Whatever may be the mode of introduction into the economy, poisons may be limited to a local action, irritating or disorganising the tissuessuch are the concentrated acide, potash, &c. Others producing no effect on the surfaces with which they are brought into contact, act on more or less distant organs after they have been absorbed. This is particularly the case with opium. Some poisons have a complex action. They first inAame the structure to which they are applicd, and then, a portion being absorbed, occasion similar lesions in other organs. Such, for example, are cantharides, which, being swallowed, inflame some parts of the urinary passages. Others exert their force on the nervous system, either causing excitement or insensibility, without producing any material change of tissue, Such is the action of nux vomica and tobacco. Lastly, there are some poisons which, being absorbed, act primitively upon the blood and change its composition. Many poisons, but especially the several kinds of morbid virus, are of this description.
We see, then, that a great number of poisons are absorbed. This ab. sorption, which but a few years since was unknown in the case of some
substances, and rather admitted on physiological inference in the case of others, has been demonstrated by experiment by Orfila, who has discovered most mineral poisons in the tissues of several organs, in the blood, and in the urine. A new path has thus been opened for legal medicine.
Most poisons act immediately, but others produce their specific effects after the lapse of days, weeks, or months, requiring what is termed a period of incubation, as in the case of poisoning by different kinds of morbid virus. The symptoms which are induced by poisons have generally an acute or hyper-acute character, and some persons have even denied the existence of slow or chronic poisoning, yet we have undoubted instances of this kind in the influences of lead or mercury. The old notions of a slow poison by which death may be insured at a fixed distant period, was an idea produced by ignorance and maintained by popular prejudice, and may be regarded as contrary to the laws of nature. Chronic visceral disease, either produced spontaneously or the sequela of an acute affection induced by poison, may have been frequently mistaken for cases of slow poisoning.
Symptoms dependent on disease of the abdominal viscera and derangements of the cerebro-spinal system may bear some resemblance to the effects of poison, as in indigestion, iliac passion, cholera, peritonitis, hepatic and nephritic cholics, certain nervous affections, and apoplexy of the brain and spinal cord. In general, inspection will remove the doubts which may exist; but when the investigation of the symptoms, and the inspection, aided by the microscope, are insufficient, recourse should be had to a chemical analysis of the excretions, and likewise of the organs themselves.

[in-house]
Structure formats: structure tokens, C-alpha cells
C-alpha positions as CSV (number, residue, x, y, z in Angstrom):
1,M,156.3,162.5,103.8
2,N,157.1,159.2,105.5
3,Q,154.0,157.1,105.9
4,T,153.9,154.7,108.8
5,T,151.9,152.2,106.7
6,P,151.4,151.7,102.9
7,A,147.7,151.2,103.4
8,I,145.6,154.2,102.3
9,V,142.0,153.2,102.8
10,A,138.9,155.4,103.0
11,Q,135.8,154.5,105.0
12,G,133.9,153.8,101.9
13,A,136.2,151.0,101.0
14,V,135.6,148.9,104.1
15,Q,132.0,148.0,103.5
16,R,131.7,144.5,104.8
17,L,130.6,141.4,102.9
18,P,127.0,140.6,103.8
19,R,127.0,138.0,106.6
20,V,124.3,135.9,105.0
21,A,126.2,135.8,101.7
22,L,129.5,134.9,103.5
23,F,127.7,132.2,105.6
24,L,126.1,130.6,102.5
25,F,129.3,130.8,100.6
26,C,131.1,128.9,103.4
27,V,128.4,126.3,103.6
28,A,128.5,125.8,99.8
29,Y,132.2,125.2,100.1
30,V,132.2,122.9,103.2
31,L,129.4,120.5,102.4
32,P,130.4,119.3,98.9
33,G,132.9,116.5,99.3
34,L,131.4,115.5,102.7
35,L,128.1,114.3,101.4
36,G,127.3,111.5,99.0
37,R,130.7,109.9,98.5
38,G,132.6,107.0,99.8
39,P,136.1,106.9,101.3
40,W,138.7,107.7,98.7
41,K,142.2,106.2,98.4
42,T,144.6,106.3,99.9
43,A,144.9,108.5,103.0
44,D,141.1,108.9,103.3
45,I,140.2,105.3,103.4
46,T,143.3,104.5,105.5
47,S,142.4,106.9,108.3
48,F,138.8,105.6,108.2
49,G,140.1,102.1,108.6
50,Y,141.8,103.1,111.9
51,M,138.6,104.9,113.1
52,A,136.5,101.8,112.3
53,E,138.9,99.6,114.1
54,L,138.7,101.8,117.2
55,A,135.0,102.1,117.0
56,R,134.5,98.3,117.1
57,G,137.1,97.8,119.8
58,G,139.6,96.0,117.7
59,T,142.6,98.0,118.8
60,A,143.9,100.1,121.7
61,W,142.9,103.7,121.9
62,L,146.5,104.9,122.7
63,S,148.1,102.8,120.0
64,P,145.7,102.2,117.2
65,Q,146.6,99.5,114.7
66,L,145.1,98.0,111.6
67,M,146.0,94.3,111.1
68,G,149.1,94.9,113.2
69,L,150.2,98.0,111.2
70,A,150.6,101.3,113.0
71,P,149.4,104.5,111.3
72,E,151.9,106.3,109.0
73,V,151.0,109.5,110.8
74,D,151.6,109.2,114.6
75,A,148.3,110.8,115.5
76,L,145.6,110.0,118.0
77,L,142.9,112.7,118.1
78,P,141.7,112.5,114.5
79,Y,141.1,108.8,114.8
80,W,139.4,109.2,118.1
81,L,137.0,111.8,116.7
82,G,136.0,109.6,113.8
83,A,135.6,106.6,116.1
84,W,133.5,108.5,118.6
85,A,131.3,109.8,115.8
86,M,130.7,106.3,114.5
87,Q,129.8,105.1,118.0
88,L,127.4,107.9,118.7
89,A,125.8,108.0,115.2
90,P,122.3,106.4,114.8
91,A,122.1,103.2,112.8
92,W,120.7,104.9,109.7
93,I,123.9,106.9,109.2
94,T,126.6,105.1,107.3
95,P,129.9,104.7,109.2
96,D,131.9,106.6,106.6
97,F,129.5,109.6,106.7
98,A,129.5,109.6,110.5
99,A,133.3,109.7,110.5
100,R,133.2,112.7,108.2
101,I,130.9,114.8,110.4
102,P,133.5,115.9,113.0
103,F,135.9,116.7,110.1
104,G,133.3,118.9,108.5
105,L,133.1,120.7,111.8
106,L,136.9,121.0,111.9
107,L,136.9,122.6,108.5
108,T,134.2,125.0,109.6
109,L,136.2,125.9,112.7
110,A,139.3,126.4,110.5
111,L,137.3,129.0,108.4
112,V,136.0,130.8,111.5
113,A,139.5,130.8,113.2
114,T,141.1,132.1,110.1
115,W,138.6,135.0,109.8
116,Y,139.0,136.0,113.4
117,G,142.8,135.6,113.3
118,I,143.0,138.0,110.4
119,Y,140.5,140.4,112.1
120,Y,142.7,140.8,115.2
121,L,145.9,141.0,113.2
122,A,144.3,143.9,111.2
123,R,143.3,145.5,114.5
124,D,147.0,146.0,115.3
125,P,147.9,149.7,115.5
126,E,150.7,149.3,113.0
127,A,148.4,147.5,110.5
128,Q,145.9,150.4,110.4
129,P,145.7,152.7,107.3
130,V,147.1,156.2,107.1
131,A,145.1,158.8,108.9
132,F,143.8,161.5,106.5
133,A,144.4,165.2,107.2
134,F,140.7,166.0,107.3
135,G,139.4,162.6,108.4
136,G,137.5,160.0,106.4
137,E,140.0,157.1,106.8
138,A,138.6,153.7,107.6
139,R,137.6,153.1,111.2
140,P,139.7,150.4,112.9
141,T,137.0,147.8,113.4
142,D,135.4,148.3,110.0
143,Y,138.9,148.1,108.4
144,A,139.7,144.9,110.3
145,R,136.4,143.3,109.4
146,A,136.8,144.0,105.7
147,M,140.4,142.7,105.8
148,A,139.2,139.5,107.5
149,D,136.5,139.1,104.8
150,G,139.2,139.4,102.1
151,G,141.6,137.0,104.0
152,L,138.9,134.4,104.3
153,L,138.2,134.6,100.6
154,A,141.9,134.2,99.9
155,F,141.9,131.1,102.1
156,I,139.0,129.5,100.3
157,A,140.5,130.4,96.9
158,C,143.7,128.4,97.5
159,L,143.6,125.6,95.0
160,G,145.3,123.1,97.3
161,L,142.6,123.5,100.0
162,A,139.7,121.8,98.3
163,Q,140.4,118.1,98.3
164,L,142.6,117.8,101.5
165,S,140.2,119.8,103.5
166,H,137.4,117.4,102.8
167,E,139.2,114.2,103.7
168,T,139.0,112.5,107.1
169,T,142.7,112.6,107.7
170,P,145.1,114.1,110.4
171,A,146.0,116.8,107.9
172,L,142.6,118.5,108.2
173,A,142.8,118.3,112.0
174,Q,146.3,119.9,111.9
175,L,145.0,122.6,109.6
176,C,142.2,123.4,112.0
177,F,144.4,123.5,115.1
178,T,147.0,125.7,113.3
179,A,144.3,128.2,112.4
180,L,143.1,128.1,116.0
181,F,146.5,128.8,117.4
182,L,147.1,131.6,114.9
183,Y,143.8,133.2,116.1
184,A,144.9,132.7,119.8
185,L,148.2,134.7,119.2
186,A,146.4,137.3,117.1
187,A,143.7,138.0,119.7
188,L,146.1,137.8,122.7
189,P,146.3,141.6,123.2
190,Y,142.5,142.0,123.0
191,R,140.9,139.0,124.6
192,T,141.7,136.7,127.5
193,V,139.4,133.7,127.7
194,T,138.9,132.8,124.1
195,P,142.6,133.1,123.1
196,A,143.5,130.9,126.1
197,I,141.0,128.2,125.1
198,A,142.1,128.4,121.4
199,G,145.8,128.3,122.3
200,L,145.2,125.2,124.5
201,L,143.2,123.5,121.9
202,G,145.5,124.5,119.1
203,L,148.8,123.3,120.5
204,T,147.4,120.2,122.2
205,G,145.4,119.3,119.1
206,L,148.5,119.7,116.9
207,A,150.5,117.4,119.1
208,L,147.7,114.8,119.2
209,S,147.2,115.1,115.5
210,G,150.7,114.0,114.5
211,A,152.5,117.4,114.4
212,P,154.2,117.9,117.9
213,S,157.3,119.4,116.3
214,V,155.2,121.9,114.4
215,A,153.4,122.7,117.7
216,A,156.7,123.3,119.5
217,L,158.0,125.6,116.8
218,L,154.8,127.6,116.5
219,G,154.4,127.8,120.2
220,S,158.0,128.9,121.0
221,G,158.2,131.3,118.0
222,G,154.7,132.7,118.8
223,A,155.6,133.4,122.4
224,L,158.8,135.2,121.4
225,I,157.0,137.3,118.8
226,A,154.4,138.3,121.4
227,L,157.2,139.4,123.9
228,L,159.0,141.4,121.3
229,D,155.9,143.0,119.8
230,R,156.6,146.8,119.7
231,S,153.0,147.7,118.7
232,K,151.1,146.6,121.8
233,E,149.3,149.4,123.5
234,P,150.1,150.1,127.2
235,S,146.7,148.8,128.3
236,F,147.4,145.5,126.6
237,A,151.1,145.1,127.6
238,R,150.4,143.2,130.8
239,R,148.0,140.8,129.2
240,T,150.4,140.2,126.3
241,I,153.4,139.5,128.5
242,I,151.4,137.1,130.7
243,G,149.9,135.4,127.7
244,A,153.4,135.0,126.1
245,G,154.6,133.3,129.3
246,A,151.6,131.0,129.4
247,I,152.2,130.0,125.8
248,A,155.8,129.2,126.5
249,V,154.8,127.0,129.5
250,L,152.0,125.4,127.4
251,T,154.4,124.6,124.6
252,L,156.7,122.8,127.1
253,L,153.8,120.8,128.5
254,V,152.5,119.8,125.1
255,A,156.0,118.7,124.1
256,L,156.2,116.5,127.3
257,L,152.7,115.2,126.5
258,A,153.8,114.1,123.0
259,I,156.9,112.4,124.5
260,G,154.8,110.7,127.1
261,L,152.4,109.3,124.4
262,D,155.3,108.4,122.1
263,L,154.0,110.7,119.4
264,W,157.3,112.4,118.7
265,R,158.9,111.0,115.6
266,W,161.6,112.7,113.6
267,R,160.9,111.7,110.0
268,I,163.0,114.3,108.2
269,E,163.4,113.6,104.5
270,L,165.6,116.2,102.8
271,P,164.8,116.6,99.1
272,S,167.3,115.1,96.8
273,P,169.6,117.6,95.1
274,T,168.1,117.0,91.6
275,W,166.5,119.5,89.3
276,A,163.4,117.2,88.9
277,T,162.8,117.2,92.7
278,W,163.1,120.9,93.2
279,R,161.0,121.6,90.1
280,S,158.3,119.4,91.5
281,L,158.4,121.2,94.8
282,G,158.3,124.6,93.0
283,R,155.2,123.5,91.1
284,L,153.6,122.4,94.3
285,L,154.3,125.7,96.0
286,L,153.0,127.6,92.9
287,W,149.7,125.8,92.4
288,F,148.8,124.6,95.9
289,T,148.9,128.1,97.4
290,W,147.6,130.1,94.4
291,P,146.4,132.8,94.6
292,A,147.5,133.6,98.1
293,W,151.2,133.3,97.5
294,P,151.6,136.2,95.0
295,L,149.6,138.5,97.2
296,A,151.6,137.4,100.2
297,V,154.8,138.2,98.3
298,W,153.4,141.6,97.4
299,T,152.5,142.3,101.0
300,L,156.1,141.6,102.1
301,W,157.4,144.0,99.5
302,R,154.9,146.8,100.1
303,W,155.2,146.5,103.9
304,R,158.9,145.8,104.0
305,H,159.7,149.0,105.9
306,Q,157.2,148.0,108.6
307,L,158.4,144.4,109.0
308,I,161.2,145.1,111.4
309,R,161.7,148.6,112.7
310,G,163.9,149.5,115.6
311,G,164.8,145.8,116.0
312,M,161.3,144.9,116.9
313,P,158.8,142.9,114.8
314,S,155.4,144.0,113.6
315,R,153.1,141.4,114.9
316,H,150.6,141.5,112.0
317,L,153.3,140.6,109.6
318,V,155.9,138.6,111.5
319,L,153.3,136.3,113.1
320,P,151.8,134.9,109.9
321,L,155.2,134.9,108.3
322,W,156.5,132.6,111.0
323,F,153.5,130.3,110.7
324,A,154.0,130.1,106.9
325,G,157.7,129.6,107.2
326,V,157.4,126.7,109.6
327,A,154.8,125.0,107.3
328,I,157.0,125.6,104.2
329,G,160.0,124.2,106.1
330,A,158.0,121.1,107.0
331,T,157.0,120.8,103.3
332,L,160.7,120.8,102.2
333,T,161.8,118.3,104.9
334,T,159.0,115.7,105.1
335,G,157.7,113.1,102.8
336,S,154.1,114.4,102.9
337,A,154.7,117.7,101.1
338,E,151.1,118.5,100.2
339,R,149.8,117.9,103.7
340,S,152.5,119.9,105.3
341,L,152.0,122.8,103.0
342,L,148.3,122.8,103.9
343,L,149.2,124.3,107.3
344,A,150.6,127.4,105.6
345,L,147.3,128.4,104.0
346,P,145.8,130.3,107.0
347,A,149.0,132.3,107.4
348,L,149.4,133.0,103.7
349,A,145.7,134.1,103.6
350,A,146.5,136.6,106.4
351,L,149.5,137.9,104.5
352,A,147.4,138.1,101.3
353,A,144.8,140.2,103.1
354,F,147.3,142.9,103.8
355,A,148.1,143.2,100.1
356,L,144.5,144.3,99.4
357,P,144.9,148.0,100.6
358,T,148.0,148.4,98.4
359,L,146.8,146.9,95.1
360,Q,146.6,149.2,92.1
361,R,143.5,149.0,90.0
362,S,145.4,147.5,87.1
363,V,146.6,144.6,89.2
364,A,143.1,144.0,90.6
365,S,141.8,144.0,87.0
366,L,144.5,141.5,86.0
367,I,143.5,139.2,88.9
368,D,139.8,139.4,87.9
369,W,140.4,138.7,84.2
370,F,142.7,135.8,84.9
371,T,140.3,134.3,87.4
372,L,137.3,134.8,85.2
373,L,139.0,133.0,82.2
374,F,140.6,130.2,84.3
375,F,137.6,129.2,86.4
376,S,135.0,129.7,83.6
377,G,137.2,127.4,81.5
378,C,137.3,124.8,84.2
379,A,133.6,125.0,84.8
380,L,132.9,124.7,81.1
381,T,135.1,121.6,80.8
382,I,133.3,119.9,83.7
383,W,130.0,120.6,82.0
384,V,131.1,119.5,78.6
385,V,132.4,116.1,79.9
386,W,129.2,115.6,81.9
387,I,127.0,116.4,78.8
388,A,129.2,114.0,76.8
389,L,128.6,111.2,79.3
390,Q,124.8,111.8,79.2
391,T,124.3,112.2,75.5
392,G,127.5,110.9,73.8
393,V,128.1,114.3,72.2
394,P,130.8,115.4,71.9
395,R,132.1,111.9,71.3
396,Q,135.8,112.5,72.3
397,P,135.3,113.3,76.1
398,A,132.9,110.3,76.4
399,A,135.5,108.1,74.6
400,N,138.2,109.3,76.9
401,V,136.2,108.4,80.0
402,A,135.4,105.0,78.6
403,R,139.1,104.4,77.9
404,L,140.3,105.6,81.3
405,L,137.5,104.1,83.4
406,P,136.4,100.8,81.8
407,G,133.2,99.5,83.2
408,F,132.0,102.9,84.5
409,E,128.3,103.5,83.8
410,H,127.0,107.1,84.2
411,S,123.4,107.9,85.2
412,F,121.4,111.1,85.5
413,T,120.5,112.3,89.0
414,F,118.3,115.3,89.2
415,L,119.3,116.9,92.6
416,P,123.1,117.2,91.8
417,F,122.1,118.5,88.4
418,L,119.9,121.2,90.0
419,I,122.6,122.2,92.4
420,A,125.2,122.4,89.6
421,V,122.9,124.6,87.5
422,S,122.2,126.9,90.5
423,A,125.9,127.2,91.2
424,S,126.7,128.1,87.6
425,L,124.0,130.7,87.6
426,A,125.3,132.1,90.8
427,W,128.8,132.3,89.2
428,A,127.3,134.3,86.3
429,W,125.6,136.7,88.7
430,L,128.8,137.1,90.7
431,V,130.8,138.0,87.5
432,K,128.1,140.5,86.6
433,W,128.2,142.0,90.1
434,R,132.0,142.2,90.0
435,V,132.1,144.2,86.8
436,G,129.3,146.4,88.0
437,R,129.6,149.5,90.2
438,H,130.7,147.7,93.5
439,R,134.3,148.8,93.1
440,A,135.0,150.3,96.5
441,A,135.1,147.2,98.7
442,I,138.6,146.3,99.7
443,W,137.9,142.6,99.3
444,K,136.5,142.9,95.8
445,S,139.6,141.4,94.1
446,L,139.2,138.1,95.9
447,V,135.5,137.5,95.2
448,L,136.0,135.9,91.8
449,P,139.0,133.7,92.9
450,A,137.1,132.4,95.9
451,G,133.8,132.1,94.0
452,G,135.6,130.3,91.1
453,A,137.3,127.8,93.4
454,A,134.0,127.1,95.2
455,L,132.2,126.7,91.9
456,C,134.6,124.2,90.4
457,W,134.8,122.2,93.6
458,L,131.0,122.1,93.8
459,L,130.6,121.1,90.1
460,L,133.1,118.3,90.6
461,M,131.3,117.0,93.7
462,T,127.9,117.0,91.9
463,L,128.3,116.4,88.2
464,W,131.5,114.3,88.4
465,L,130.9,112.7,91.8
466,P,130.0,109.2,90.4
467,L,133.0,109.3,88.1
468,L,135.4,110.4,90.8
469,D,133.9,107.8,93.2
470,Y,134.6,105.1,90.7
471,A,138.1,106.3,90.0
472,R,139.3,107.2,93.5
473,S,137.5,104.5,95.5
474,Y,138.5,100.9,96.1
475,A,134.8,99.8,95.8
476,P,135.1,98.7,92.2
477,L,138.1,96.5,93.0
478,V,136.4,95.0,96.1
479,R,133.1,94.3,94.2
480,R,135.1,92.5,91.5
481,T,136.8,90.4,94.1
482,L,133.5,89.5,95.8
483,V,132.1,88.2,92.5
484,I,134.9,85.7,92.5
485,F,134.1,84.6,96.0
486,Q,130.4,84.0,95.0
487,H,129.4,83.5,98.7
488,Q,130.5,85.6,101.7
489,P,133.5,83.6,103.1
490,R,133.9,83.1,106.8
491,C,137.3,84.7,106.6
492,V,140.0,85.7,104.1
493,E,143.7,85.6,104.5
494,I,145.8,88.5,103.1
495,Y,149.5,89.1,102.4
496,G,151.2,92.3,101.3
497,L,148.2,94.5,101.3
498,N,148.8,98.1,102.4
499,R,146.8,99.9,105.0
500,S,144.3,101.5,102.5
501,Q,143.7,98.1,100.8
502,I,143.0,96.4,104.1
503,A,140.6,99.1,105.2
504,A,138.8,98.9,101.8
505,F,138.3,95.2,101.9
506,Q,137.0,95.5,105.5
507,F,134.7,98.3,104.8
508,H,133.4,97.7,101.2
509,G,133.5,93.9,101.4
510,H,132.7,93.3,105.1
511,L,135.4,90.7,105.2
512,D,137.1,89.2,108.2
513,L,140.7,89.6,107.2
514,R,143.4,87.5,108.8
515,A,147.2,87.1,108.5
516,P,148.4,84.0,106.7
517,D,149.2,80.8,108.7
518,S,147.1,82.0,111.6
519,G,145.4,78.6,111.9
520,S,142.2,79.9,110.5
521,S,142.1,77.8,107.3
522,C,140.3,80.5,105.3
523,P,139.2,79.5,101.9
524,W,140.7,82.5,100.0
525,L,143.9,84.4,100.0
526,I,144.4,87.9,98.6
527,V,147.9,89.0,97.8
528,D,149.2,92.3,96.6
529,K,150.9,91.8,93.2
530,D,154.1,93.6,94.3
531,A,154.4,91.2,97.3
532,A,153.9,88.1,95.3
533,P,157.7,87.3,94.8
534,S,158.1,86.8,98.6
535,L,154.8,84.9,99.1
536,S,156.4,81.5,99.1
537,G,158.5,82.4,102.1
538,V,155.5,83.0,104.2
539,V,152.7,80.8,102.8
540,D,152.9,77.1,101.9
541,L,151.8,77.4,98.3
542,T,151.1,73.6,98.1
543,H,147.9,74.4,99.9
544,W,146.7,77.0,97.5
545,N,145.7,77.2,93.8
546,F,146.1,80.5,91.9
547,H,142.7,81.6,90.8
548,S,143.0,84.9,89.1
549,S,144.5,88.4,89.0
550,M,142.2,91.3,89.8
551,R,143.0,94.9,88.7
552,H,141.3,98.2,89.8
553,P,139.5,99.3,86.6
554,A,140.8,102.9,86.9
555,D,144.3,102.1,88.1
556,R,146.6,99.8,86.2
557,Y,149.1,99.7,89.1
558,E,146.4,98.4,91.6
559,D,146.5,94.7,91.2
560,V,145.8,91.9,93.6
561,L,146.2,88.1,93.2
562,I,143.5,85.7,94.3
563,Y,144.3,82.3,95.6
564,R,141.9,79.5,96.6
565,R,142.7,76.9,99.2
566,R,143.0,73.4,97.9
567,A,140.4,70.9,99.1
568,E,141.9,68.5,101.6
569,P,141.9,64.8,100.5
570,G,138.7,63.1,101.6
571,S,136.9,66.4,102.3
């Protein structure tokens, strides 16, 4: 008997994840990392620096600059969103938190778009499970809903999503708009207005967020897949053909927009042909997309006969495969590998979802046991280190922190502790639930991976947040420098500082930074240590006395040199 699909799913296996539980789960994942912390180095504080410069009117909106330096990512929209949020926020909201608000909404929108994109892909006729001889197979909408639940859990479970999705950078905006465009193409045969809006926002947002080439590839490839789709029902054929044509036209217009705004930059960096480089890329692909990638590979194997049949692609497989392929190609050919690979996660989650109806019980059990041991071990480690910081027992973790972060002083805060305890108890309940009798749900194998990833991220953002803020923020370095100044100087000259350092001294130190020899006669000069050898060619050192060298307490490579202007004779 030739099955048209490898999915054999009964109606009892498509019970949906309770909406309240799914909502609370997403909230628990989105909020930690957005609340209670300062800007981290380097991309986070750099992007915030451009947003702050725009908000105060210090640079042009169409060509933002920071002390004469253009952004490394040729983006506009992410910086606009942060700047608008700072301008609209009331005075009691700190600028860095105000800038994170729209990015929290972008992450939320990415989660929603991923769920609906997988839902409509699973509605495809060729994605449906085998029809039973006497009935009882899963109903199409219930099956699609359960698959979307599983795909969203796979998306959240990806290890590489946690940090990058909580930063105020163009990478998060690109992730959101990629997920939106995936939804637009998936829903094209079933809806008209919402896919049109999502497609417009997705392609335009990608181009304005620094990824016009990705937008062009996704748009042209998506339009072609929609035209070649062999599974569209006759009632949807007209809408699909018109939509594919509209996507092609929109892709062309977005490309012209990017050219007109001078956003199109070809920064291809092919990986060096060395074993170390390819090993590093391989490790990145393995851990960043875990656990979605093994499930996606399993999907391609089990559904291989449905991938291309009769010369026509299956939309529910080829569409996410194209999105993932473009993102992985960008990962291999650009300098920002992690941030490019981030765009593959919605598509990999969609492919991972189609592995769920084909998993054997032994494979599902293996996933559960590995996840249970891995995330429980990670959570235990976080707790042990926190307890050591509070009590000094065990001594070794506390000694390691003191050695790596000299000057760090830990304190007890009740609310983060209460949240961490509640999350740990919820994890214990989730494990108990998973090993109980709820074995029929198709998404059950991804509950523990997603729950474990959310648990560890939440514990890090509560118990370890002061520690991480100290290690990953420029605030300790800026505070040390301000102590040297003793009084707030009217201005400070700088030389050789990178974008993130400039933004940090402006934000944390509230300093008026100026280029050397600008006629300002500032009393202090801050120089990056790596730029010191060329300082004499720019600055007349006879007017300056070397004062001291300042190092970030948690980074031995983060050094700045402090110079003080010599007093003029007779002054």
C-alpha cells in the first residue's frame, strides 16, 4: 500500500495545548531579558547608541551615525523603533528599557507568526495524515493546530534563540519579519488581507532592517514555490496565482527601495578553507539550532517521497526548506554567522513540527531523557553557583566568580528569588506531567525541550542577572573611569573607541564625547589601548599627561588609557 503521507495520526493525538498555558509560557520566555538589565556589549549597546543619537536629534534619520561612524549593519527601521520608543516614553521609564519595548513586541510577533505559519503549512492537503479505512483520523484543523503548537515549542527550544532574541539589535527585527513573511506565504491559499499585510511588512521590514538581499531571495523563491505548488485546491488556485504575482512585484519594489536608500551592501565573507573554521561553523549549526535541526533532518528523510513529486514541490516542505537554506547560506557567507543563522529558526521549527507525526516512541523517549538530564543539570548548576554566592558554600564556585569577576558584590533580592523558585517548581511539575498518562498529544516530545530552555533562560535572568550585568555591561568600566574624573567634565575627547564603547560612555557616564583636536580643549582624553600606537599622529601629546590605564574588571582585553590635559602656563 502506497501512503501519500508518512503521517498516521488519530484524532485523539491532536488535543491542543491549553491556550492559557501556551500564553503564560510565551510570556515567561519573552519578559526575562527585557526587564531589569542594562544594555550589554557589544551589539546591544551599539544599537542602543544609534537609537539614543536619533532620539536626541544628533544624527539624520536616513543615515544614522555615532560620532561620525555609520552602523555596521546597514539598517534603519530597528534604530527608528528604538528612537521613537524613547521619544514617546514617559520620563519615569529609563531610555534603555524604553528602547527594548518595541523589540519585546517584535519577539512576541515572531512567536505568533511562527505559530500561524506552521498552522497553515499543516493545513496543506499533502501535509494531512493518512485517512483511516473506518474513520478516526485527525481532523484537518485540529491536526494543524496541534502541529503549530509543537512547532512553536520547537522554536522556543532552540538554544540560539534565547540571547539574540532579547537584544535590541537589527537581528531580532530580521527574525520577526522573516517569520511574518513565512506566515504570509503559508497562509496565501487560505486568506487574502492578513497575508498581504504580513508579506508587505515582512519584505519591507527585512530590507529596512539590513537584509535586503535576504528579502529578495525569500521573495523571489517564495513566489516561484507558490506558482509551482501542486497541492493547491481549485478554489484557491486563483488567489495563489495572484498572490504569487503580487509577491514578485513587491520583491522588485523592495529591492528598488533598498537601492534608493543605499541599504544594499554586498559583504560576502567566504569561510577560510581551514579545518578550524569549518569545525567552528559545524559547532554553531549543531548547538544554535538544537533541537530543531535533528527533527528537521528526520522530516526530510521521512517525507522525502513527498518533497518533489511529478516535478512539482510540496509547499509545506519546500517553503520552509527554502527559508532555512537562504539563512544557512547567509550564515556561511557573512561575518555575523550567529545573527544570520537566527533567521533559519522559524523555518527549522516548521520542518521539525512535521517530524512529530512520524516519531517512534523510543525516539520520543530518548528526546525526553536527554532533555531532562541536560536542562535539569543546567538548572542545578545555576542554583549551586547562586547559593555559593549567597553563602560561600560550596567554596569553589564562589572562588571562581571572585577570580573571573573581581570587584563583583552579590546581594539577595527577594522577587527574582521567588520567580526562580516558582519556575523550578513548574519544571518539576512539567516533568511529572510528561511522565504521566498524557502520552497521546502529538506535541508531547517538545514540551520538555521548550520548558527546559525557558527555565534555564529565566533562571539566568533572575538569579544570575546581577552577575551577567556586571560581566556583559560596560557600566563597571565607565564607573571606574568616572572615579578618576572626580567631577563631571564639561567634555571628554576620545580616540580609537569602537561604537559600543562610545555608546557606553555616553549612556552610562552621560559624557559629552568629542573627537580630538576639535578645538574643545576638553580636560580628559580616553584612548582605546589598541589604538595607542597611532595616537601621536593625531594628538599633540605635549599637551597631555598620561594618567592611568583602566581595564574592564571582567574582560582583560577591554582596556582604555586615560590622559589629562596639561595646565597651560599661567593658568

We pass over the author's remarks on individual poisons of the acrid narcotic, and narcotico-acrid classes, and give his enumeration of the putrid or septic poisons. We may, however, just observe that, in treating of poisoning by arsenious acid, he confirms the recommendation of the hydrated oxyde of iron. If this be not at hand, the aperient saffron of Mars may be substituted for it, but in larger doses. The antidote is to be given after the mechanical irritation of the fauces has been employed to produce the rejection of the poison by vomiting. We have employed the hydrated oxyde of iron in a case in which about two drachms of white oxyde of arsenic had been taken. Success in this instance was complete, the patient being perfectly well in the course of a few hours. But in this case repeated powerful evacuation of the stomach had previously been produced, by forcing the patient to swallow several raw eggs, then dosing him with a solution of the sulphate of zinc, followed at intervals by copious draughts of warm water. The energetic and copious vomiting brought away considerable quantities of arsenic in substance. We have known the white oxyde of arsenic to be retained, after an emetic of sulphate of zinc had been employed in the usual mode ; which is not surprising, when it is considered that one of the effects of the arsenic, taken in substance, is to excite the effusion of lymph, by which the arsenic is entangled, and retained in contact with the stomach. This will account for one of the most remarkable cases on record, in which a young woman survived the swallowing and retention of a large dose of white arsenic, which, some months after, was discovered shut up in a membranous cyst attached to the lining of the stomach.
The effects of alcohol are mentioned among those of vegetable poisons, 1847)
Lesions of Nutrition-New Growths. and the general or partial combustibility of the body is recognised as one of its rare but undoubted effects. When general, this combustion may be rapid, and completed in two or three hours, or even in a single hour. This form is mostly met with in aged females, whilst the partial combustion has been more often noticed in men. The simple effusion of cold water seems to accelerate, rather than stop, the combustion, which, however, may be subdued by prolonged immersion in very cold water.
Under the head of Septic Poisons, the following are included :-Putrid exhalations ; putrid articles of diet; putrid matters applied to wounds ; ergot; maize; gas from cess-pools and drains; animal poisons, as of the viper, the rattle-snake, the scorpion, the wasp, &c.; the several kinds of morbid virus, as of syphilis, yaws, hydrophobia, malignant pustule, and farcy or glanders.